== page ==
Just west of Interstate 5 (or “the five,” as they say in these parts) within the San Diego city limits is a big slab of 15th-century California. The Torrey Pines State Natural Reserve is 2,000 acres of coastal chaparral, pine groves, sandstone cliffs and salt marsh that is pretty much the way early Spanish explorers found it.
Torrey Pines State Natural Reserve was established to protect the namesake trees, but the hiking trails and beach access make it a popular spot for SoCal residents to regain their mellow.
The San Diego City Council in 1899 passed an ordinance to preserve 364 acres as a park. Newspaperwoman and philanthropist Ellen Browning Scripps bought additional acreage and donated it to the city. The city council expanded the park and in 1956, residents voted to give the nearly 1,000-acre park to the state of California for the higher protection afforded by being a state reserve. The state park’s name was changed to Torrey Pines State Natural Reserve in 2007.
Things to do
Torrey Pines State Natural Reserve has a dozen miles of hiking trails and while most of the individual trails are fairly short, a good day hike is easy to put together because many of the trails link up.
Perhaps the most popular path is the Guy Fleming Trail (pictured below), a fairly flat loop about three-quarters of mile long. The trail takes you through a grove of Torrey pines and offers views of the Pacific Ocean and Peñasquitos Lagoon, one of the few brackish water wetlands remaining in Southern California.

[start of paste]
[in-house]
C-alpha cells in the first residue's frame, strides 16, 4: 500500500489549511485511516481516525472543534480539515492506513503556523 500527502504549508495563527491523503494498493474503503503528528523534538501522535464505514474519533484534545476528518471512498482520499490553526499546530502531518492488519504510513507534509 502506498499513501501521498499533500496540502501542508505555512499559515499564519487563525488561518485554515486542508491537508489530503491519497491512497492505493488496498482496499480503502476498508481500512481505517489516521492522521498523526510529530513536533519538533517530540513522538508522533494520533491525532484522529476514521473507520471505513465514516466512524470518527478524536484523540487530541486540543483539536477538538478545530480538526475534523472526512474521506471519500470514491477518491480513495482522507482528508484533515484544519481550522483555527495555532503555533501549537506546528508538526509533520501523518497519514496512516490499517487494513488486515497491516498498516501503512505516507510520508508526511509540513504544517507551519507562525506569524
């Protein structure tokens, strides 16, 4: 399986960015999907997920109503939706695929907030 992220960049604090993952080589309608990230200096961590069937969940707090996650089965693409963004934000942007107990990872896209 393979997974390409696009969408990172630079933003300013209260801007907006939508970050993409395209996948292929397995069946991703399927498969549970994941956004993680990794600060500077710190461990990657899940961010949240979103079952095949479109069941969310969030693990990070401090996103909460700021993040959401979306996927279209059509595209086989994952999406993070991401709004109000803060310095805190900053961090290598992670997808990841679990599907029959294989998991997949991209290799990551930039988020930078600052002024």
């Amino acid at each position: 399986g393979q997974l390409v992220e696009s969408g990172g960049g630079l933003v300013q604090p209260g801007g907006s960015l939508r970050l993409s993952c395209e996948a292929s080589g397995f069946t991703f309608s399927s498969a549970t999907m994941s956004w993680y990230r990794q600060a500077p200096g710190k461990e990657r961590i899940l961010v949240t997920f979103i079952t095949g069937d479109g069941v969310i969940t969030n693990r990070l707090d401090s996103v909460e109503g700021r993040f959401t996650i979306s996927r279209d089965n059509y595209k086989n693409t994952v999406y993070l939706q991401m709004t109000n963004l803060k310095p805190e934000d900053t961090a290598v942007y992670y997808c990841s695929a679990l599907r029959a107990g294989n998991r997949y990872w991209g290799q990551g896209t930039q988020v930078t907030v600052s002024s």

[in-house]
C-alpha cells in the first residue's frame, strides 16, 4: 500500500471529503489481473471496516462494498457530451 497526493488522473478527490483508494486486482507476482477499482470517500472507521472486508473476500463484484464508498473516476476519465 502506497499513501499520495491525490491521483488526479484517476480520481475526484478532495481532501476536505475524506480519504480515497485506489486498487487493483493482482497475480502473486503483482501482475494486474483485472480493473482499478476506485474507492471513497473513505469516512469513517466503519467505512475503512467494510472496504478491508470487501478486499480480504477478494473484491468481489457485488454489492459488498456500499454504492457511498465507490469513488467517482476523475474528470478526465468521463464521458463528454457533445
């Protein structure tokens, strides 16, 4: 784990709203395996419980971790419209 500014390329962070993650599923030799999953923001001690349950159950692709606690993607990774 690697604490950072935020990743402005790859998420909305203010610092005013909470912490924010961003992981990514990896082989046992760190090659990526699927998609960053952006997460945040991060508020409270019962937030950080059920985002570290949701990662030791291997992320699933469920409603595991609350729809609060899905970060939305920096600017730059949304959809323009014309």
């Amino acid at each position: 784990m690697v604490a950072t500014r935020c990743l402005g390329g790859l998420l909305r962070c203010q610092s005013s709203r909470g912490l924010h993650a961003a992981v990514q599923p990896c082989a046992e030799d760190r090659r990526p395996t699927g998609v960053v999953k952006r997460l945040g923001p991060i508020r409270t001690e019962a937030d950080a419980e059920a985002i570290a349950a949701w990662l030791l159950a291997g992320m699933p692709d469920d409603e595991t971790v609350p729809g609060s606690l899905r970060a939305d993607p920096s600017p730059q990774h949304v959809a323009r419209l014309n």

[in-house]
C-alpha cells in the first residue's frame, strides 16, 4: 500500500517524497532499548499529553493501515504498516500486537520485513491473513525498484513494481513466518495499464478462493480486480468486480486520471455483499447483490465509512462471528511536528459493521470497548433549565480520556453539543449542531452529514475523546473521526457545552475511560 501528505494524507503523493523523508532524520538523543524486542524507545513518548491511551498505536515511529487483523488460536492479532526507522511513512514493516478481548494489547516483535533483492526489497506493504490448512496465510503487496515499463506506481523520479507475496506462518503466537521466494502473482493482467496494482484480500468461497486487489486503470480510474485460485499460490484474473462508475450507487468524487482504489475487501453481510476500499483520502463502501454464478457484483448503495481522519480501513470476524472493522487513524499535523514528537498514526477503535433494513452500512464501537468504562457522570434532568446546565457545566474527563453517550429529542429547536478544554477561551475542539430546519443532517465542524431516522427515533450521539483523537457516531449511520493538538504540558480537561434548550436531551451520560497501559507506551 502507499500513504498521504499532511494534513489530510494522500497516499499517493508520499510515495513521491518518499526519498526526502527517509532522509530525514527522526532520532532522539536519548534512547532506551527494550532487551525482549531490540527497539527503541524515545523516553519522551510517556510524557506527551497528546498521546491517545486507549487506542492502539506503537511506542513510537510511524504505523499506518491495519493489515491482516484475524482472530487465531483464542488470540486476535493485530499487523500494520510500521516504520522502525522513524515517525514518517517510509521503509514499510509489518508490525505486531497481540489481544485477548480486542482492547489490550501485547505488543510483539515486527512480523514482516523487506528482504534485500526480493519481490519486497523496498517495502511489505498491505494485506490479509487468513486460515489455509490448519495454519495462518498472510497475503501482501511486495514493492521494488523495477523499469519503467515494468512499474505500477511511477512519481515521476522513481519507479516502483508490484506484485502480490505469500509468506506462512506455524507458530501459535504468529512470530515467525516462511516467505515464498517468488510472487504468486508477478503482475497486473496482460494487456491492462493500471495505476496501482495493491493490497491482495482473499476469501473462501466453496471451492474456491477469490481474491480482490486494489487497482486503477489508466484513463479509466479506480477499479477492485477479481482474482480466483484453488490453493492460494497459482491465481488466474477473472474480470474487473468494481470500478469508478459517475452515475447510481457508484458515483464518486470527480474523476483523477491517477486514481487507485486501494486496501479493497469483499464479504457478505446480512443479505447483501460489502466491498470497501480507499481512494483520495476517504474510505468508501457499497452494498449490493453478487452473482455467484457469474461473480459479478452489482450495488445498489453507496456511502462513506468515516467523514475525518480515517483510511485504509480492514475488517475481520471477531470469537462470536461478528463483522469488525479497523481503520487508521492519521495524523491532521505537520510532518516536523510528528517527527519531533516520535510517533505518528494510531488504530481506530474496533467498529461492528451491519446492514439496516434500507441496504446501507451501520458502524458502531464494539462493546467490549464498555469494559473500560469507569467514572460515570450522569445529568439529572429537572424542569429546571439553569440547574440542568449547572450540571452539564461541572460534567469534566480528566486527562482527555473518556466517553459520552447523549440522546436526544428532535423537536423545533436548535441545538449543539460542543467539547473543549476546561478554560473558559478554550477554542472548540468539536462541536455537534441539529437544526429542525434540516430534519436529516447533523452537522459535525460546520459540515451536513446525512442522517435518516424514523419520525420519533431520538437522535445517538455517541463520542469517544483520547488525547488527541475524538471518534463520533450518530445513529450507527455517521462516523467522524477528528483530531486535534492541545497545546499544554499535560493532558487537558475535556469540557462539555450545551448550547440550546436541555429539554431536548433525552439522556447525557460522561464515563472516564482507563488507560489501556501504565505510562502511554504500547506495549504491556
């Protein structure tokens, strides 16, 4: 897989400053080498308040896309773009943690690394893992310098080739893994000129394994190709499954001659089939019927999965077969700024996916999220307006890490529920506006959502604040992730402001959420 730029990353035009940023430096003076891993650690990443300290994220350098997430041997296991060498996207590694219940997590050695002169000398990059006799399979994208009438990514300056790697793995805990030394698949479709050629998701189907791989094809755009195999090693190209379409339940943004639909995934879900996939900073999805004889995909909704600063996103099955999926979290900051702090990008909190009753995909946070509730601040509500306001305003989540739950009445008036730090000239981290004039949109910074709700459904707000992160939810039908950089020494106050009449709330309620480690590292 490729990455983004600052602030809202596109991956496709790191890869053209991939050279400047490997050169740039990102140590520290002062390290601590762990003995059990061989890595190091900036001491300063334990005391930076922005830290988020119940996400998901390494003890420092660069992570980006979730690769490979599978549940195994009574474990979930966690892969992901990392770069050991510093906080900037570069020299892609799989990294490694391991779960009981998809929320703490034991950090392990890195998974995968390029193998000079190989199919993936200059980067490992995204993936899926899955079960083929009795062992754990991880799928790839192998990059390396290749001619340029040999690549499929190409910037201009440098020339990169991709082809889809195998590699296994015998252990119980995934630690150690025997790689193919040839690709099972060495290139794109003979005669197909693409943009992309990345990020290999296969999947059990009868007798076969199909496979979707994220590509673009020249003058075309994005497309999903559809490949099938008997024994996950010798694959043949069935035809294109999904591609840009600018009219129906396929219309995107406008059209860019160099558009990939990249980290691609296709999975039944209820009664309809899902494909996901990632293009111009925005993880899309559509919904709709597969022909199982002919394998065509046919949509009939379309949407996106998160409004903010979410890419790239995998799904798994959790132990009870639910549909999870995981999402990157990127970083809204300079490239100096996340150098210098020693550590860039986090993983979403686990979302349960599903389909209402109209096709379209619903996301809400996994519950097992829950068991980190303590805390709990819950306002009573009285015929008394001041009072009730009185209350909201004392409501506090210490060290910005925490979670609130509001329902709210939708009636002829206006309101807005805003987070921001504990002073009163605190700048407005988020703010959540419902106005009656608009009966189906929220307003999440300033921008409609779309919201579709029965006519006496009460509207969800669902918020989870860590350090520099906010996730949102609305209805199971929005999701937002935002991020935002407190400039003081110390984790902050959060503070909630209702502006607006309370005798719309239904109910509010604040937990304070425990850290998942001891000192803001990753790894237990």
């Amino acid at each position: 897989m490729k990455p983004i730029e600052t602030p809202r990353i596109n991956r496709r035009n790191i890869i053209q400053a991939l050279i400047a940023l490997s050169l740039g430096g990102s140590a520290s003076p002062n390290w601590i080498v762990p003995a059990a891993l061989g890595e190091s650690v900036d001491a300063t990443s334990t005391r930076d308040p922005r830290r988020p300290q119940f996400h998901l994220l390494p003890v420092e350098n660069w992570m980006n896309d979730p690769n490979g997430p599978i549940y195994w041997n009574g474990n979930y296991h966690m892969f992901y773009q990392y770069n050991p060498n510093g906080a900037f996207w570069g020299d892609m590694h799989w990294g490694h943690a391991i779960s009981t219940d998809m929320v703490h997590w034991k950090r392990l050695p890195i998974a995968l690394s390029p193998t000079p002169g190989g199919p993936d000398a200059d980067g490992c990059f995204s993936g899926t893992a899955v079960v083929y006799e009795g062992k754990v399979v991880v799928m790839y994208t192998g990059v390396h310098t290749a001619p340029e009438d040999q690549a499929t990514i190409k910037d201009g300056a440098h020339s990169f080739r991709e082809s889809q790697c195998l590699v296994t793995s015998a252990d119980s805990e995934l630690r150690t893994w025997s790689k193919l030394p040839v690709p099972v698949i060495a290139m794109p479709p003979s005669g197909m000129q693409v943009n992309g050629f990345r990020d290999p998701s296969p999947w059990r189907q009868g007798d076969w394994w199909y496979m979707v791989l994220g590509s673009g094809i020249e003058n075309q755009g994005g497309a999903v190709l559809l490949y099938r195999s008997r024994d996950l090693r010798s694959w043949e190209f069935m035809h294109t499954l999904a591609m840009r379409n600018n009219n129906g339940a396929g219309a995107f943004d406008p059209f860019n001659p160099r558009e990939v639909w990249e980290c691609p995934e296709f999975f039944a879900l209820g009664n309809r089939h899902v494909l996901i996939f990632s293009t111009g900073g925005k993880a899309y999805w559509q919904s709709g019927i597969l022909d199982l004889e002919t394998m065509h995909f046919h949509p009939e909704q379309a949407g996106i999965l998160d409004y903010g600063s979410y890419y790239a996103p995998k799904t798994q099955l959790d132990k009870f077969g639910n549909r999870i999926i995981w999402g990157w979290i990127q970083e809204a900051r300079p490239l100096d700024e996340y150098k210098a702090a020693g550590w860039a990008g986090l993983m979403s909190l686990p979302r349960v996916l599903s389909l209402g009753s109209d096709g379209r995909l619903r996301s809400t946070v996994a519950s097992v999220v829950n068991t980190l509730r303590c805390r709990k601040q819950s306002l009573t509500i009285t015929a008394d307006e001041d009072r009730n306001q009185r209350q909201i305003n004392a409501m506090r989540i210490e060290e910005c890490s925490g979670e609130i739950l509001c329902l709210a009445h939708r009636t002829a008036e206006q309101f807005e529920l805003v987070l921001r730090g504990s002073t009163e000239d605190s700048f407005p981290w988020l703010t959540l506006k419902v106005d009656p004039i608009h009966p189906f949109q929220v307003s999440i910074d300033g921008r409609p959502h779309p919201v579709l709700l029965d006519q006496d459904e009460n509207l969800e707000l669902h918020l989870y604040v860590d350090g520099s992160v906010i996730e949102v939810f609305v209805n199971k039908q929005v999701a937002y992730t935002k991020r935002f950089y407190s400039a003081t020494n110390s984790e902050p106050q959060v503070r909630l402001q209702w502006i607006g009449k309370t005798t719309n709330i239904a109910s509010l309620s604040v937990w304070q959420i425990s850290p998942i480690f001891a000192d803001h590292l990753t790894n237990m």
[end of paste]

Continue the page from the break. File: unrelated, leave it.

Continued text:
The Beach Trail — as you might expect — is a .75-mile path to the beach. It’s a 300-foot drop to the ocean, which means it’s a 300-foot climb back to the car. Branching off the Beach Trail is Razor Point Trail, a hike of nearly a mile that offers gorge and ocean views.
Why you’ll want to come back
When you take the Beach Trail and hit the water, you can turn north and stroll in the sand to Torrey Pines State Beach and more than four miles on undeveloped beach front.
Flora and fauna
[skipwords]The park’s reason for being is preservation of the Torrey pine, identified as a unique species in 1850 by botanist Charles C. Parry, who named the tree after his botanist buddy, John Torrey. The wind-gnarled trees are the rarest pines in North America, found only in Torrey Pines State Natural Reserve and Santa Rosa Island off the coast of southern California. The trees are 25-50 feet tall and have extensive root systems to help them draw moisture from the sandy soil.
There are roughly 300 protected species of native plants in the reserve including sand verbena, beach primrose, California sagebrush, California buckwheat, black sage, scrub oak, mountain mahogany, prickly pear cactus, Monterey cypress, Mohave yucca, Spanish bayonet and a variety of wild flowers.
California quail, Anna’s hummingbirds, scrub jays, the California towhee and the rufous-sided towhee are among the birds spotted in the reserve. And that is without a walk along the beach.
Visitors may also spot mule deer, gray foxes, coyotes and, if really lucky, bobcats. The sweeping ocean views from some trails may offer a view of migrating gray whales, dolphins or sea lions. [/skipwords]
By the numbers:
- Website: Torrey Pines State Reserve
- Park size: 2,000 acres
- Funky fact: Leave the trail mix at home. No food is allowed in the reserve or on the trails.